U.S. intel report: Russia, China pose challenge to U.S. space superiority

The Defense Intelligence Agency in a new report points to space, and specific threats from Russia and China, as a key consideration for potential future attacks.

By Allen Cone
SpaceX successfully launched the eighth and final set of satellites for Iridium’s next-generation global satellite constellation, Iridium NEXT, on January 11 from Vandenberg Air Force Base in California. Photo by SpaceX/UPI
SpaceX successfully launched the eighth and final set of satellites for Iridium’s next-generation global satellite constellation, Iridium NEXT, on January 11 from Vandenberg Air Force Base in California. Photo by SpaceX/UPI | License Photo

Feb. 12 (UPI) -- With China and Russia making advances in space technology, a U.S. intelligence report warns their efforts pose a significant military challenge to the United States and its allies.

"Challenges to Security in Space," which was released Tuesday by the Defense Intelligence Agency, said the United States needs to stay ahead of Russia and China in the space race because it's the next battlefield.


"Having seen the benefits of space-enabled operations, some foreign governments are developing capabilities that threaten others' ability to use space," DIA officials wrote in the report. "China and Russia, in particular have taken steps to challenge the United States."

Last year, U.S. President Donald Trump proposed the creation of a space force. And in October, Vice President Mike Pence told the National Space Council that the administration plans to launch the United States Space Force, the nation's sixth military branch, by 2020.


In 1967, the Outer Space Treaty banned the deployment of weapons of mass destruction into space or installing such weapons on celestial bodies. It has been ratified by more than 100 countries, including the United States, Russia, China and North Korea. Other weapons are not banned, as noted in the treaty and the later 1979 SALT II Treaty.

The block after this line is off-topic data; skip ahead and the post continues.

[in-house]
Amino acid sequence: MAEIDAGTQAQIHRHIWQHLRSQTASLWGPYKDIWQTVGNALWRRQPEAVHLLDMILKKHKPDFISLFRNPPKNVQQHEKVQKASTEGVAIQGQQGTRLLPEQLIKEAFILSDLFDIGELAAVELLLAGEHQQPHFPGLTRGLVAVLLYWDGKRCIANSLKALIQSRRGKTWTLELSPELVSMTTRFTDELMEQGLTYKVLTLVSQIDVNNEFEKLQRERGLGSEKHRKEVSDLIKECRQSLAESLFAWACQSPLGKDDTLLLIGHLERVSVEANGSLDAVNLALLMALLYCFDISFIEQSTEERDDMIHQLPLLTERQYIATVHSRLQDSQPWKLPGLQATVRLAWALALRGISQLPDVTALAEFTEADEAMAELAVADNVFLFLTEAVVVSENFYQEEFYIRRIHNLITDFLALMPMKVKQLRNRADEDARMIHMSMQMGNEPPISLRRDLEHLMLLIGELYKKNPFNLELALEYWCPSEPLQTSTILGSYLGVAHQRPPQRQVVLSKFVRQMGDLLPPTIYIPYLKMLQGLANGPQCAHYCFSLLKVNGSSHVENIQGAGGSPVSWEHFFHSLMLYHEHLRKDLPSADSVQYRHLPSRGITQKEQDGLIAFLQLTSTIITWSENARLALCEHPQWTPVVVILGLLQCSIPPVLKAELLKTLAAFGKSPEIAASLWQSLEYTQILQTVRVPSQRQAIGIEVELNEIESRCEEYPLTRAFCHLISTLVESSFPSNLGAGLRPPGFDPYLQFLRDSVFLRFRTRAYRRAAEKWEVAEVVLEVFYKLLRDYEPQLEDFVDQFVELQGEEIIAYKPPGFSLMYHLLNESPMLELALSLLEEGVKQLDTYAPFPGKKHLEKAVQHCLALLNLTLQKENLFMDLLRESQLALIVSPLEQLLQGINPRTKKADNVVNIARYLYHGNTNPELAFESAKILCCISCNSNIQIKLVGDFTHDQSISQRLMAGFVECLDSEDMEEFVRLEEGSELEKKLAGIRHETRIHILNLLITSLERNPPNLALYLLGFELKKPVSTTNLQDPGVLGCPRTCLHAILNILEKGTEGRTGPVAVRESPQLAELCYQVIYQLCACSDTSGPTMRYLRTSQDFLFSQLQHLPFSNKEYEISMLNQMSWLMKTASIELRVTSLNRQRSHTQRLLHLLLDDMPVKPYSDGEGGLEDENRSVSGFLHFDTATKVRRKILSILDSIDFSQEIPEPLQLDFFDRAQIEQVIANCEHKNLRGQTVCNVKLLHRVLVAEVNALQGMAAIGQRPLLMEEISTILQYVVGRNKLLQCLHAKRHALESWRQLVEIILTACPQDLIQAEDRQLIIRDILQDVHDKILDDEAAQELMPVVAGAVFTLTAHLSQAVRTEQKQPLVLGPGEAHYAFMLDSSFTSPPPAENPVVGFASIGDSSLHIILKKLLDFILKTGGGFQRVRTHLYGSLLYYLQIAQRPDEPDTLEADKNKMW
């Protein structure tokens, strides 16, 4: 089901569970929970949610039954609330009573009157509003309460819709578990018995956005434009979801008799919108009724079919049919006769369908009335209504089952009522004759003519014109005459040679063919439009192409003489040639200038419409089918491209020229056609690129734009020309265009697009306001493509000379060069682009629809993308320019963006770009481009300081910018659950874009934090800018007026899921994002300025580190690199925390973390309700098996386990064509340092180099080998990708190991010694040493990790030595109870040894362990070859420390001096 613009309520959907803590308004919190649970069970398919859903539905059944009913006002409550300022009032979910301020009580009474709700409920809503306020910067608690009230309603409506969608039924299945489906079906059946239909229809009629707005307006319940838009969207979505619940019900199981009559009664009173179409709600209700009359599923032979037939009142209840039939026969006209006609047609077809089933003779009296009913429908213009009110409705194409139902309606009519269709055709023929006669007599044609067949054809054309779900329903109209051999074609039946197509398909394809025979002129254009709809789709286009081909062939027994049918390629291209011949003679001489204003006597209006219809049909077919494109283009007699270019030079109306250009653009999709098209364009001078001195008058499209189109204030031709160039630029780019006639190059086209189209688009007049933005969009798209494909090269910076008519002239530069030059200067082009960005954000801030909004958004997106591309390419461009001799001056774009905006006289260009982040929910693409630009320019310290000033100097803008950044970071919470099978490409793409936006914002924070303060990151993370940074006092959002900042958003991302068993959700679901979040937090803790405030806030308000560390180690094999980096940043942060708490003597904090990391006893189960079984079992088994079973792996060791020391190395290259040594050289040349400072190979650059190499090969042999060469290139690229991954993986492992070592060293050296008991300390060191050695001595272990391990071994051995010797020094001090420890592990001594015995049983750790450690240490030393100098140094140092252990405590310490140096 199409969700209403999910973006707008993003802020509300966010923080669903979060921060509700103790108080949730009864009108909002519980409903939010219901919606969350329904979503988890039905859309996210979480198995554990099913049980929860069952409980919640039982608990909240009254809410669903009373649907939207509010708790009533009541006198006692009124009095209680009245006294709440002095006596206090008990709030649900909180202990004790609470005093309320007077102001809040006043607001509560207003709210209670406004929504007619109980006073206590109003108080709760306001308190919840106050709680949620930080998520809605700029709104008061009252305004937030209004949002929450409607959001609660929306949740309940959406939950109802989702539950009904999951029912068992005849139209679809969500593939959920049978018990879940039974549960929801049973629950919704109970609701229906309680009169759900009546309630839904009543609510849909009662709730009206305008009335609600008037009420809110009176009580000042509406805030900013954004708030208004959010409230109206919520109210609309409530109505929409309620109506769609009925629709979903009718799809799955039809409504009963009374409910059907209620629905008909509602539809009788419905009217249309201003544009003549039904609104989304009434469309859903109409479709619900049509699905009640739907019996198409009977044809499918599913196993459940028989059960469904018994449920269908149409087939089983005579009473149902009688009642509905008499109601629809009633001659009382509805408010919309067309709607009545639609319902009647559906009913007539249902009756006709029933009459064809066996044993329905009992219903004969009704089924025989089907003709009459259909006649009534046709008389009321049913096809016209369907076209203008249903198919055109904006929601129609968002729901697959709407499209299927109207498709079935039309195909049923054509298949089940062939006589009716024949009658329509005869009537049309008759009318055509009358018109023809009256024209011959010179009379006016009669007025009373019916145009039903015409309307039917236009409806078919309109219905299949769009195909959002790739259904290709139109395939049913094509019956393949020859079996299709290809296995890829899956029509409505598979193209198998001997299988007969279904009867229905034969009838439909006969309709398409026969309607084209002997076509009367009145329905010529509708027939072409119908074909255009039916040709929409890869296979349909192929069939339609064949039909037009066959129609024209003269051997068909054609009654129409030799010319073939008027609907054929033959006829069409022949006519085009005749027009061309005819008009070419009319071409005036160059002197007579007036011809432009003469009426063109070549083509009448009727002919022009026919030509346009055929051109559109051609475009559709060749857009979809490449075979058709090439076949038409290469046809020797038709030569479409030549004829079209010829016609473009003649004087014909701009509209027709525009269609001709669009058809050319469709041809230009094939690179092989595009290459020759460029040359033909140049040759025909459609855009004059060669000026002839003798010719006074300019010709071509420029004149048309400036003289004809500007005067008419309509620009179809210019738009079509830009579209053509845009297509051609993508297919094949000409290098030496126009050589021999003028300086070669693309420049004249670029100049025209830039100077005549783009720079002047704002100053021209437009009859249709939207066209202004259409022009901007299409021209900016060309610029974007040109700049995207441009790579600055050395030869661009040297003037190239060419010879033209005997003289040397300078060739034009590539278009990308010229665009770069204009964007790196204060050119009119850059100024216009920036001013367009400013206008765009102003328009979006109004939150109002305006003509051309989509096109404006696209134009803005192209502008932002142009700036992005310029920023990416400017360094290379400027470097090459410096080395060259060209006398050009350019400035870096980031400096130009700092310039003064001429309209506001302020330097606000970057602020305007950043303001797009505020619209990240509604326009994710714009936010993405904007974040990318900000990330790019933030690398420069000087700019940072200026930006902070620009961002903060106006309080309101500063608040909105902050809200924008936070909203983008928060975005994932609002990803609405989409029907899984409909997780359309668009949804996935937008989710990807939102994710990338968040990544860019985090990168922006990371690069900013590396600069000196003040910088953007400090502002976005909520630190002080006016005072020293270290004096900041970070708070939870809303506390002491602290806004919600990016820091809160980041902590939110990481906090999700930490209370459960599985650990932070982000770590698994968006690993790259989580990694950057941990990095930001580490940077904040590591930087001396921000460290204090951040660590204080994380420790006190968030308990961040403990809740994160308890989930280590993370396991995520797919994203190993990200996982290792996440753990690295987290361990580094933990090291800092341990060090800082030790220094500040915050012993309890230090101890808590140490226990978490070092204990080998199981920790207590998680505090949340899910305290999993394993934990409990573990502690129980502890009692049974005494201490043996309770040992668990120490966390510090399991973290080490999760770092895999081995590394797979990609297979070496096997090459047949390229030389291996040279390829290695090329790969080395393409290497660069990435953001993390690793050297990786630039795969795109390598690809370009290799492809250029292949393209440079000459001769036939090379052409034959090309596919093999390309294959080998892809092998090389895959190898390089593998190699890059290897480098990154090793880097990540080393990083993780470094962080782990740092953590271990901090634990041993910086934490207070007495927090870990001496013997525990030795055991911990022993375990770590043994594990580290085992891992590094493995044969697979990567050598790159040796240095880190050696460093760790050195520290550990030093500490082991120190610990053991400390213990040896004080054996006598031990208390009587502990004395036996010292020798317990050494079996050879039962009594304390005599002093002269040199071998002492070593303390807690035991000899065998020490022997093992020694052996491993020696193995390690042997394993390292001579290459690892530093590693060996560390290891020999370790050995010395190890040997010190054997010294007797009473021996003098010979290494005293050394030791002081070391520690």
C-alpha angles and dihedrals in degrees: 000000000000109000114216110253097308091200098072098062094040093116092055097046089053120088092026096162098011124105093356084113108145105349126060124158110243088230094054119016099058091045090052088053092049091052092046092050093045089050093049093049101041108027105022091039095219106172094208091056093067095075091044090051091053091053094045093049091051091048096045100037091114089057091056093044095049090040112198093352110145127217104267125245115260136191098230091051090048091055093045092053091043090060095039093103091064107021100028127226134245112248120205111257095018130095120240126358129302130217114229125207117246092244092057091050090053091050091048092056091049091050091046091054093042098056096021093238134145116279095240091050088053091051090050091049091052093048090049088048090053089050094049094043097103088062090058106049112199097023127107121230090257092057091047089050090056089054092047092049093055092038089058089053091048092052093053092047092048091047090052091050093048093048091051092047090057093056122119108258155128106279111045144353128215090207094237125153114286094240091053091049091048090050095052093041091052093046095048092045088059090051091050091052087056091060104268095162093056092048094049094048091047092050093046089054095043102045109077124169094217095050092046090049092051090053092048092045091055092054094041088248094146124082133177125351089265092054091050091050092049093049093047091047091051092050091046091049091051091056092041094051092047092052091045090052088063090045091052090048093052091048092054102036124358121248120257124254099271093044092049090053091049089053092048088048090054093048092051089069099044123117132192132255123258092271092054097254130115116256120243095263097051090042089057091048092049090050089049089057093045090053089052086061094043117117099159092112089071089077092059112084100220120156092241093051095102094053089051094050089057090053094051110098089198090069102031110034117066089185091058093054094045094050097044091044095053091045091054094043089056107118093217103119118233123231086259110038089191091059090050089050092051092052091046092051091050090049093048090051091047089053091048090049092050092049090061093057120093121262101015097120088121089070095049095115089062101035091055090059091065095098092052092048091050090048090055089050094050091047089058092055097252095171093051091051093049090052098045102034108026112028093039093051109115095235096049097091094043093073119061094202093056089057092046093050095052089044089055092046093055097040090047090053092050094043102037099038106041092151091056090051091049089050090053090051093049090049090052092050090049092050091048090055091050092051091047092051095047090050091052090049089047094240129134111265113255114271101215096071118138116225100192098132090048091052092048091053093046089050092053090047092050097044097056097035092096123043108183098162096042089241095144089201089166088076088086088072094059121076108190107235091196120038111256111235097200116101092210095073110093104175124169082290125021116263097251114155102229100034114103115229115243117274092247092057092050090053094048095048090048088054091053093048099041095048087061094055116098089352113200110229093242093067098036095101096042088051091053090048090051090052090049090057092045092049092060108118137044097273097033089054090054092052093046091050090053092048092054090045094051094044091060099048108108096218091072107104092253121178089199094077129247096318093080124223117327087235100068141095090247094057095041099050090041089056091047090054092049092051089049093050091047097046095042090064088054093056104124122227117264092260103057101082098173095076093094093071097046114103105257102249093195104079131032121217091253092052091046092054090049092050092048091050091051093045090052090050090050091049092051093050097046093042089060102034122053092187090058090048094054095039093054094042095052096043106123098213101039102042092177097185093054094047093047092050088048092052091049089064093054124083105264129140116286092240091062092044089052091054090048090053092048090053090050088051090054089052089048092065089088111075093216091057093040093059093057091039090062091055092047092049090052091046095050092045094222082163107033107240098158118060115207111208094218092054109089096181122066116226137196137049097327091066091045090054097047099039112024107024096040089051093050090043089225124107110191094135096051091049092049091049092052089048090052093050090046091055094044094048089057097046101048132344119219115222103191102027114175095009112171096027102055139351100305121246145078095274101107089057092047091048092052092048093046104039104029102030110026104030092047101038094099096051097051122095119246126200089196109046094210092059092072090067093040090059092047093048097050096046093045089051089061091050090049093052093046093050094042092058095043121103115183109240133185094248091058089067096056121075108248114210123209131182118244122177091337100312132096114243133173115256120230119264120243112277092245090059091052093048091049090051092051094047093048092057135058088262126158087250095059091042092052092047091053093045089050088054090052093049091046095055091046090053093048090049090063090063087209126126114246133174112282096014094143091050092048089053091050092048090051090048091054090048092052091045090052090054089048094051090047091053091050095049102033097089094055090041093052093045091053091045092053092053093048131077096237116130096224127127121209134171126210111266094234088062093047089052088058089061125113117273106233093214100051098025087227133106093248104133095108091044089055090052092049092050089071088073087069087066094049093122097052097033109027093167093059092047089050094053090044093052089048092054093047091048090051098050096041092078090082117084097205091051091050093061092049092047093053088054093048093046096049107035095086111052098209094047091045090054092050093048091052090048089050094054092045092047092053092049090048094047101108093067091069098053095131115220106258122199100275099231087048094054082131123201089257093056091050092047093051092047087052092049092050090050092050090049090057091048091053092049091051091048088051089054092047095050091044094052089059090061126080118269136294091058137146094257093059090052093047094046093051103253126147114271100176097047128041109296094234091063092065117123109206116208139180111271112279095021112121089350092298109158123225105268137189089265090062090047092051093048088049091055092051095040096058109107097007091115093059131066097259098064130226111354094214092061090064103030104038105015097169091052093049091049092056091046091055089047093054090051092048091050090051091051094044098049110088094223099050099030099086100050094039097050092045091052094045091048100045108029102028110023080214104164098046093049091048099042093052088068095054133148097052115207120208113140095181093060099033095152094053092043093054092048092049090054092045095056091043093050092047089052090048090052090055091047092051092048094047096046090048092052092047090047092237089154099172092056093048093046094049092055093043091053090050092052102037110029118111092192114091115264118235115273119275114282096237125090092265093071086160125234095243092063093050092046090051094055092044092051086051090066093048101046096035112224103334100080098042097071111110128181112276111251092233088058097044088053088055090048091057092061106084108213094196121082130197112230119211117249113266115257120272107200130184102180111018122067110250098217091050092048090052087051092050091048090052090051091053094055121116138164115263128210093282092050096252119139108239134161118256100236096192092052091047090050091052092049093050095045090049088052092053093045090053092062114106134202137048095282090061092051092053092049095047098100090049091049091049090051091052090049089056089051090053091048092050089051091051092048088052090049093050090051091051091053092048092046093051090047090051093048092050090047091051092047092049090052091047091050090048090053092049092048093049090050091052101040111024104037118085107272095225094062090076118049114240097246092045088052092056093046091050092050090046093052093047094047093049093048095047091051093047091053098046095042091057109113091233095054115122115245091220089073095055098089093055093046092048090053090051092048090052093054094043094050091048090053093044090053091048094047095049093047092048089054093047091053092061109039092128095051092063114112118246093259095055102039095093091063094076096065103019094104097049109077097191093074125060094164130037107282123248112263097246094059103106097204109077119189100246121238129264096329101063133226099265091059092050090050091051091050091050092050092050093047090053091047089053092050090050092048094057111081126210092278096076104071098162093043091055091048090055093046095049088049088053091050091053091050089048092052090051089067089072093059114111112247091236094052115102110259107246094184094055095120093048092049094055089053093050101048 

But that's not stopping Russia and China from military space technology developments.

"Chinese and Russian doctrine indicate that they view space as important to modern warfare and view counterspace capabilities as a means to reduce U.S. and allied effectiveness," a senior official told reporters on background during a Department of Defense briefing. "China views space superiority as part of the ability to control the information sphere and that is a key component of modern warfare."

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And Russia sees future warfare based on winning the battle in orbit, he said.

China has demonstrated an anti-satellite missile and is working on a laser that could attack U.S. properties in space. Russia is focused on energy-weapons, including lasers or high-powered microwaves, that can disable or destroy objects in space.

Russia's mobile, ground-based weapon system "capable of destroying space targets is likely to be operational within the next several years," the report warns.